The Colorado sexting story that has been in the news lately is a valuable teaching moment for all of us, including parents. Mom and dad, this is your opportunity to have that uncomfortable conversation with your kids and teens about sexting and other harmful online behaviors. You do not need to be a tech expert to have this discussion, but it is a good idea to understand what these apps are, and how to find them.
How to Find The 'Vault' Photo Apps
Vault or Ghost photo apps are apps that disguise themselves as one thing (a calculator, a game, or a file manager) but with the correct passcode open the 'vault' to hidden photos or videos. Parents can do a search in the App Store for Vault and hundreds of results will come up. Here are a few below. Note: The following images are searches from iOS devices. I suggest doing a Google search for how to find vault apps on Android devices.
So how do you know if your child has a 'vault'? First, you can check their phone for what seems to be duplicate apps, like two calculators. Another way is to do a 'vault' search in the App Store from their phone or tablet. If the vault app is not on their phone, the word "GET" appears next to the app for download. However, if the app is already on the phone the word "OPEN" appears next to the app. This means that the app is already downloaded on the device. Note: There are hundreds of these apps so scroll through a few pages to be safe. See the photo below. I have Facebook and Facebook Messenger on my phone, so when I search the App Store for Facebook, this is the result:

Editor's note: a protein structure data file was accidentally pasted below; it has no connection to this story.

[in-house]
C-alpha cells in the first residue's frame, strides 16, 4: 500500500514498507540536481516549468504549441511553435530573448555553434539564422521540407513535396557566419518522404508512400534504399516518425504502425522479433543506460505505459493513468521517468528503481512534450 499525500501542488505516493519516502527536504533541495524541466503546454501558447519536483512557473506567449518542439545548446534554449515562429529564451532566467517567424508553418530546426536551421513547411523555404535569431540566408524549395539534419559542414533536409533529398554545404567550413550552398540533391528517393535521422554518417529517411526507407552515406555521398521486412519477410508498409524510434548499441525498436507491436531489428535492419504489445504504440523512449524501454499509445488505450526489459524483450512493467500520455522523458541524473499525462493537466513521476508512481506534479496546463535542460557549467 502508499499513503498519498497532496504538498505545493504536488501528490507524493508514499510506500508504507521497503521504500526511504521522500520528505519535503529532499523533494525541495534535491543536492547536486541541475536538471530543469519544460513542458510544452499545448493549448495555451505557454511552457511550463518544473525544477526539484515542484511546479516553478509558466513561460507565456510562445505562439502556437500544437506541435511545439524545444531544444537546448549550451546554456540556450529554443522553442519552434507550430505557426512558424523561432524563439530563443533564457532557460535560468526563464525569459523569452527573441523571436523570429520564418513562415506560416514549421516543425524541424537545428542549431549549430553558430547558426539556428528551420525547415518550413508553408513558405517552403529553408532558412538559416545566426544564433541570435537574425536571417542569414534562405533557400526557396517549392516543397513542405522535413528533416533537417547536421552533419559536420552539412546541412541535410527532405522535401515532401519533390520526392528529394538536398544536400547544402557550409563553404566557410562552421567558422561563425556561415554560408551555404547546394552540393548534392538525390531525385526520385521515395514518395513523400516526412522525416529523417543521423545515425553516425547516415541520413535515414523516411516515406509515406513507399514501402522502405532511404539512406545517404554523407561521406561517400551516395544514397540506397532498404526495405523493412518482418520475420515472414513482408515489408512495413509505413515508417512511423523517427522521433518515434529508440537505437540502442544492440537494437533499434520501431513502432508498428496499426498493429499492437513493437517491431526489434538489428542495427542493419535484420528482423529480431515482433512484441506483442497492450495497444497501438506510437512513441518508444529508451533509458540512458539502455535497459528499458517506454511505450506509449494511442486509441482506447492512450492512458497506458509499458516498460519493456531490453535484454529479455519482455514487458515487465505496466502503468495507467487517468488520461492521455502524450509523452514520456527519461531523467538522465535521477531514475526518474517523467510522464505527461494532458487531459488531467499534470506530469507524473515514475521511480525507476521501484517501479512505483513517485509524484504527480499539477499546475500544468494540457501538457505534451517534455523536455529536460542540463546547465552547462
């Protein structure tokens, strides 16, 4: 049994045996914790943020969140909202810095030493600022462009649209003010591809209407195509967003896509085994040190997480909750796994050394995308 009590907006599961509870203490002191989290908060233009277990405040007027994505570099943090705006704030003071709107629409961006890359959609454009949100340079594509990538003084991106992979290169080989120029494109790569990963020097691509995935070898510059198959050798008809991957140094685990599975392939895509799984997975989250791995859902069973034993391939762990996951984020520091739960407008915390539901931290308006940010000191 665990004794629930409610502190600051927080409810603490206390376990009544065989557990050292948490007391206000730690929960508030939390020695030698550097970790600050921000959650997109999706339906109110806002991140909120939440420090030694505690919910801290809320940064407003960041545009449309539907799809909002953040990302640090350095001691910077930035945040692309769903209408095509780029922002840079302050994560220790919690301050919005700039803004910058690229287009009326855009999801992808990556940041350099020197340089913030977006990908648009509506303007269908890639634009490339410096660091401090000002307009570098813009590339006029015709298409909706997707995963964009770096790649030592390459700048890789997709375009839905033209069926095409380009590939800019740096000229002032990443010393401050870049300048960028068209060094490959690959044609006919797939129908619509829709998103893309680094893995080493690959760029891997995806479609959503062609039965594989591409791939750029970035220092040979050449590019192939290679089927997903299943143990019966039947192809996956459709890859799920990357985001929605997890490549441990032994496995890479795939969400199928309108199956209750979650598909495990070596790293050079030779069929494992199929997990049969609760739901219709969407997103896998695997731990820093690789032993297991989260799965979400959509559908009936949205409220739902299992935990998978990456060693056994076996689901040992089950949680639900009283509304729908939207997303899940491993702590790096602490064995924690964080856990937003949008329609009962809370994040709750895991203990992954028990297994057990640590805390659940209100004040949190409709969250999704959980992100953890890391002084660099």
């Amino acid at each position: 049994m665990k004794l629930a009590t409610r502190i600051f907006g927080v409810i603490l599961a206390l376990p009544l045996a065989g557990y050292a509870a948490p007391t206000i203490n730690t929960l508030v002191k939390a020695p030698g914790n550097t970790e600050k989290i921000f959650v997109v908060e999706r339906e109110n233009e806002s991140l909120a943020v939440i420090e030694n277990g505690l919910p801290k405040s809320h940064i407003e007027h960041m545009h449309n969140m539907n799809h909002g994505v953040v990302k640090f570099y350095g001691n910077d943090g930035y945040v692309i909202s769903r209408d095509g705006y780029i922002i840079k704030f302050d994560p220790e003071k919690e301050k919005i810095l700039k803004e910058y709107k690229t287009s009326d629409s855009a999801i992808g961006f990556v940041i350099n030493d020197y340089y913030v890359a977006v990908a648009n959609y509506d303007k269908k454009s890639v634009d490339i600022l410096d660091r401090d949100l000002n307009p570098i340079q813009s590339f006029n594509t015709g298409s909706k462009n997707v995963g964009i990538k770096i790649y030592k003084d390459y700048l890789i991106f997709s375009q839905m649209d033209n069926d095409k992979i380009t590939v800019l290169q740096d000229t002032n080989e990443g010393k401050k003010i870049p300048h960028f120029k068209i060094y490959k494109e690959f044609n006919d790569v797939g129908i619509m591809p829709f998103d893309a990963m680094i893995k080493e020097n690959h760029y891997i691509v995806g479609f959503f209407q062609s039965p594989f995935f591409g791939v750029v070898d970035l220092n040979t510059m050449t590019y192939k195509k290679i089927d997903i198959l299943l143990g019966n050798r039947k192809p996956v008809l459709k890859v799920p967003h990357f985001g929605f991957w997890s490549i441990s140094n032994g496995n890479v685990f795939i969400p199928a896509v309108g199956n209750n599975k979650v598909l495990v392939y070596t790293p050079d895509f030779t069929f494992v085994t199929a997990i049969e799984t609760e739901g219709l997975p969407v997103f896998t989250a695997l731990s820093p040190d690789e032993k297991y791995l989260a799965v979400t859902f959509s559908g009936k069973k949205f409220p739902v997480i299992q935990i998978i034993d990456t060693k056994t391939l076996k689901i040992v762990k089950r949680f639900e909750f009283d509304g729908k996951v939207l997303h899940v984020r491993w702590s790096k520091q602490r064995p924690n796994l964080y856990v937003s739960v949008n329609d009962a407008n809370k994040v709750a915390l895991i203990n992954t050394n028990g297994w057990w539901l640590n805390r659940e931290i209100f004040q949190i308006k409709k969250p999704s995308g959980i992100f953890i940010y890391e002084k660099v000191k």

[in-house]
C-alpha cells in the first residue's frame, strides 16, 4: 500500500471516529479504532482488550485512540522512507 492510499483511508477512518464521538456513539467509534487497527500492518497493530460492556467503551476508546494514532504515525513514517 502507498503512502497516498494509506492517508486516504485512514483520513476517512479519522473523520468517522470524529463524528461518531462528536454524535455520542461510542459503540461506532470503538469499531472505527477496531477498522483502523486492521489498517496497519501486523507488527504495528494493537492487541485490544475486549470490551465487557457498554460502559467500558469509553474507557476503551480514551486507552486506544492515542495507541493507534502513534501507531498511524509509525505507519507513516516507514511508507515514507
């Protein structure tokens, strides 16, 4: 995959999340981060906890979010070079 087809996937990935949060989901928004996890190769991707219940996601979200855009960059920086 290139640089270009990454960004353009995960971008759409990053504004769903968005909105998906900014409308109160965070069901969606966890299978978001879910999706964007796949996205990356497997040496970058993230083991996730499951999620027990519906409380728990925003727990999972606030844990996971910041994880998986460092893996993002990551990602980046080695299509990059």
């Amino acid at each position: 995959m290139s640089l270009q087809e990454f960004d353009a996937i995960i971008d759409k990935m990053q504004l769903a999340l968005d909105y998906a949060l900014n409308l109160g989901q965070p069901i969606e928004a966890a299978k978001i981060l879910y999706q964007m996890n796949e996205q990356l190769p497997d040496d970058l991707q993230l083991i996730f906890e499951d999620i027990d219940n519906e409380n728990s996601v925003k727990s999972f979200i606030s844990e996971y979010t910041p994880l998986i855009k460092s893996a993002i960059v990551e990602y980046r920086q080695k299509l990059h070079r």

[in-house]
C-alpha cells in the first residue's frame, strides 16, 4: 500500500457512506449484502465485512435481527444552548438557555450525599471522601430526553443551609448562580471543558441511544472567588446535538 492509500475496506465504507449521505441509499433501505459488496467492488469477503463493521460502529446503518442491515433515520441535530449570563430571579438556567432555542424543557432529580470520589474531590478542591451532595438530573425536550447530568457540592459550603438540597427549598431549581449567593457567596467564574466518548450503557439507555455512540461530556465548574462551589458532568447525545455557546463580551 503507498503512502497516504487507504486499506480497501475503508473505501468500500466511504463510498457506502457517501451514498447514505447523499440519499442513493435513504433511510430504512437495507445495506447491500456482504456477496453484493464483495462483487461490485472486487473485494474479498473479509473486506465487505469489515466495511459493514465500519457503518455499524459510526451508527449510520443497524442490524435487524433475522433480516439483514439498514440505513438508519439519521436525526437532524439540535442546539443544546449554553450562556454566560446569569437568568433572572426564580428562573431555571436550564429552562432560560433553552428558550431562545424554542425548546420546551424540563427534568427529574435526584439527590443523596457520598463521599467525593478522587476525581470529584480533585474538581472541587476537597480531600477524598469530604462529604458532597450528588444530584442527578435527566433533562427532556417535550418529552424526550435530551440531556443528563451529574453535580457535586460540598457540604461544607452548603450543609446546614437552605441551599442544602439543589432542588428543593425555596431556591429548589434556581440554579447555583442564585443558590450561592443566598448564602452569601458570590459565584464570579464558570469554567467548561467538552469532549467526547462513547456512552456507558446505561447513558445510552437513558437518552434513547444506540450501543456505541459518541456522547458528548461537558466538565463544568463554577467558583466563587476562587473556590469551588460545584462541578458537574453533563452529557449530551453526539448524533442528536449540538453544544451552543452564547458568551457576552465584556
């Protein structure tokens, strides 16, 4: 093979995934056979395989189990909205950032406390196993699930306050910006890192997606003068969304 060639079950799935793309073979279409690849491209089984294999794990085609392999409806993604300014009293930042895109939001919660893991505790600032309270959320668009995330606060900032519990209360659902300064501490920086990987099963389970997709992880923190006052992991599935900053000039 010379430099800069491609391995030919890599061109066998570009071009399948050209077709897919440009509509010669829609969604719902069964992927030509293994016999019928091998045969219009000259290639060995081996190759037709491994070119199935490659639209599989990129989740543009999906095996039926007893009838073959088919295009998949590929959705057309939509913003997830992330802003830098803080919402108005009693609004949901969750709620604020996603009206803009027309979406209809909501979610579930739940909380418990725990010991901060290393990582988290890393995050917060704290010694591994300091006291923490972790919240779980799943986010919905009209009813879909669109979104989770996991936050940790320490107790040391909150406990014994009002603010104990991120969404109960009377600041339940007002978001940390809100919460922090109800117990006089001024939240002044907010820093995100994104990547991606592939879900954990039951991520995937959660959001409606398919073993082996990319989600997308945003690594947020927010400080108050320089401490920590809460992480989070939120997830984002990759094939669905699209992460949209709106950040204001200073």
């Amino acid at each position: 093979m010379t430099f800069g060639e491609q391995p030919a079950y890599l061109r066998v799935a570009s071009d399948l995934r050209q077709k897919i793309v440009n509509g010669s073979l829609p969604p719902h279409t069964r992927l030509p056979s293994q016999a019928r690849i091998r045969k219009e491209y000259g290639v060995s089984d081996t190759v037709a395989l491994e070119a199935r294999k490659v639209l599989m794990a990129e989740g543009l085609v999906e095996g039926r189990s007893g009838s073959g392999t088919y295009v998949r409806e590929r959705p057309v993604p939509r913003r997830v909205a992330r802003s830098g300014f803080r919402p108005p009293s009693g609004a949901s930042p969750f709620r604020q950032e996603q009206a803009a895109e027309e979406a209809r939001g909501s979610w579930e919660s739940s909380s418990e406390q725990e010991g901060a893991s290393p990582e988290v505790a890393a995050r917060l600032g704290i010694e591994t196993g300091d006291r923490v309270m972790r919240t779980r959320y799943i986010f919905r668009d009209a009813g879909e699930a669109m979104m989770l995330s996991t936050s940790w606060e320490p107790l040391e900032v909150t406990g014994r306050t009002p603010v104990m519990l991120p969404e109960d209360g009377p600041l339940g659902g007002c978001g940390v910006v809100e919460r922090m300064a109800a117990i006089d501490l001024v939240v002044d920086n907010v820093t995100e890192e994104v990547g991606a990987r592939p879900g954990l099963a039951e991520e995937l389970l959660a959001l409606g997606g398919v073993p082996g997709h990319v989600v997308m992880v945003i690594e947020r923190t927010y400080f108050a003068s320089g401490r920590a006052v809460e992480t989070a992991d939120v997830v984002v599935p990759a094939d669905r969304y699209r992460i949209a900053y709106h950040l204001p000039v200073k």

How to Prevent Kids from Using Vault Apps
If you want to do your best to keep these apps from your kids' devices, set parental controls and restrictions upfront. Many of the new Family Sharing plans require kids to 'Ask Permission' to download any app, even free apps. This will help you to take control of what apps they are using. Check with your mobile plan provider or look for parental controls or restriction options on the device itself.
Let's Talk About Sexting
This is going to be uncomfortable for everybody but a conversation needs to take place. Hopefully, you have already discussed acceptable use of technology in your home. It is a good idea to have this conversation early, and have it often. We all, of course, hope that our own children will never be involved in this kind of behavior, but as you know, the teen brain is not wired to consider consequences. Teens are dealing with hormonal changes and development, impulse control and peer pressure. All of these factors can lead to poor decision-making. Talk to your child about the harmful effects of sexting. Make sure they understand that once these photos are sent, they are out of their control and can be saved, shared, and posted online. What is shared online is permanent, there really is no delete button, so have them consider that these photos will follow them as they apply to college, look for employment, and start a family.
If it already happened, help them to get through it with understanding. We all make mistakes and this too shall pass. Try "So You got Naked Online" for some tips on how to move forward.
Encourage Good Digital Citizenship
Finally, talk to your kids about what it means to be a good digital citizen. At the recent DigCit Summit we defined it as the savvy, safe and ethical use of technology. It's important that we talk to our kids about using technology for good, for learning, and for expanding their horizons. Use social media and digital technologies to present the best of themselves, connect with others who have shared interests and to build a well-rounded picture of how they want to present themselves to the outside world. As parents, it is important that we address and include the technology whenever we talk to our kids about our family values, goals and responsibilities.
Cover image courtesy of Flickr.